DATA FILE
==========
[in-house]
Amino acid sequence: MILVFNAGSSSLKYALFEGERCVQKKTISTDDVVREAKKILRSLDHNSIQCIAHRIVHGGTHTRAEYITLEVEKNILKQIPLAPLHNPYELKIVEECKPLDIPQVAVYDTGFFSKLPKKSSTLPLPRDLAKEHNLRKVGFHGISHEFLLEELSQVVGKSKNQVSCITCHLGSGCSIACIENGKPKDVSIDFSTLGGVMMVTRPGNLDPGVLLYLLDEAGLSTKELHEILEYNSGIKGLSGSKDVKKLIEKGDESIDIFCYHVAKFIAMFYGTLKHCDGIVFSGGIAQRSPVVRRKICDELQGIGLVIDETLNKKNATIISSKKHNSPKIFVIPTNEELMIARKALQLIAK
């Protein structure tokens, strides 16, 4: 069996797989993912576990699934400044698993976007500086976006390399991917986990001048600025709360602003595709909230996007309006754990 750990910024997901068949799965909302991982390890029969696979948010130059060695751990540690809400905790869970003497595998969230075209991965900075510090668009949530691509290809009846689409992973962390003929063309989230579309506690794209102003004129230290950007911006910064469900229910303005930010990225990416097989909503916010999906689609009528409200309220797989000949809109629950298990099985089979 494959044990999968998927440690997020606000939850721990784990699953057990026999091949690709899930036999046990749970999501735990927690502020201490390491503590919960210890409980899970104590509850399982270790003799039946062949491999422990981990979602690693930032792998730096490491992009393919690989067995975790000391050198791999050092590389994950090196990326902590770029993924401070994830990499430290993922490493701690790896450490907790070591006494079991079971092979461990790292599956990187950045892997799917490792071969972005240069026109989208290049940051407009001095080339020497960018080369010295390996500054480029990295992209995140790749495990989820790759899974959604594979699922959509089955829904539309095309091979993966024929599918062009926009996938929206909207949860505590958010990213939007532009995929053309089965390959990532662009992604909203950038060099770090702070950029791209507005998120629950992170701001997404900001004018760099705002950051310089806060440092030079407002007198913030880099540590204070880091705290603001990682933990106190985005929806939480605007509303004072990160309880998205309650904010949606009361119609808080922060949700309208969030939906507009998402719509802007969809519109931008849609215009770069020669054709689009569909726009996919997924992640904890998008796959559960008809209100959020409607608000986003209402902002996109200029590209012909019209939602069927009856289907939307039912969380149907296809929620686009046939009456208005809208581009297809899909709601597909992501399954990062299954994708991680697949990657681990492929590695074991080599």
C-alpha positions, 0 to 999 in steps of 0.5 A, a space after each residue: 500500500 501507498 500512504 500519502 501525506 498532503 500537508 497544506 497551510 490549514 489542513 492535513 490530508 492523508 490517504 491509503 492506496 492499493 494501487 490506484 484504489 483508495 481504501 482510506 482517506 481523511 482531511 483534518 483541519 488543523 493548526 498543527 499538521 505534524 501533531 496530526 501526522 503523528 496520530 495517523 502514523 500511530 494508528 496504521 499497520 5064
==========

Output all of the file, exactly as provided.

[in-house]
Amino acid sequence: MILVFNAGSSSLKYALFEGERCVQKKTISTDDVVREAKKILRSLDHNSIQCIAHRIVHGGTHTRAEYITLEVEKNILKQIPLAPLHNPYELKIVEECKPLDIPQVAVYDTGFFSKLPKKSSTLPLPRDLAKEHNLRKVGFHGISHEFLLEELSQVVGKSKNQVSCITCHLGSGCSIACIENGKPKDVSIDFSTLGGVMMVTRPGNLDPGVLLYLLDEAGLSTKELHEILEYNSGIKGLSGSKDVKKLIEKGDESIDIFCYHVAKFIAMFYGTLKHCDGIVFSGGIAQRSPVVRRKICDELQGIGLVIDETLNKKNATIISSKKHNSPKIFVIPTNEELMIARKALQLIAK
């Protein structure tokens, strides 16, 4: 069996797989993912576990699934400044698993976007500086976006390399991917986990001048600025709360602003595709909230996007309006754990 750990910024997901068949799965909302991982390890029969696979948010130059060695751990540690809400905790869970003497595998969230075209991965900075510090668009949530691509290809009846689409992973962390003929063309989230579309506690794209102003004129230290950007911006910064469900229910303005930010990225990416097989909503916010999906689609009528409200309220797989000949809109629950298990099985089979 494959044990999968998927440690997020606000939850721990784990699953057990026999091949690709899930036999046990749970999501735990927690502020201490390491503590919960210890409980899970104590509850399982270790003799039946062949491999422990981990979602690693930032792998730096490491992009393919690989067995975790000391050198791999050092590389994950090196990326902590770029993924401070994830990499430290993922490493701690790896450490907790070591006494079991079971092979461990790292599956990187950045892997799917490792071969972005240069026109989208290049940051407009001095080339020497960018080369010295390996500054480029990295992209995140790749495990989820790759899974959604594979699922959509089955829904539309095309091979993966024929599918062009926009996938929206909207949860505590958010990213939007532009995929053309089965390959990532662009992604909203950038060099770090702070950029791209507005998120629950992170701001997404900001004018760099705002950051310089806060440092030079407002007198913030880099540590204070880091705290603001990682933990106190985005929806939480605007509303004072990160309880998205309650904010949606009361119609808080922060949700309208969030939906507009998402719509802007969809519109931008849609215009770069020669054709689009569909726009996919997924992640904890998008796959559960008809209100959020409607608000986003209402902002996109200029590209012909019209939602069927009856289907939307039912969380149907296809929620686009046939009456208005809208581009297809899909709601597909992501399954990062299954994708991680697949990657681990492929590695074991080599």
C-alpha positions, 0 to 999 in steps of 0.5 A, a space after each residue: 500500500 501507498 500512504 500519502 501525506 498532503 500537508 497544506 497551510 490549514 489542513 492535513 490530508 492523508 490517504 491509503 492506496 492499493 494501487 490506484 484504489 483508495 481504501 482510506 482517506 481523511 482531511 483534518 483541519 488543523 493548526 498543527 499538521 505534524 501533531 496530526 501526522 503523528 496520530 495517523 502514523 500511530 494508528 496504521 499497520 5064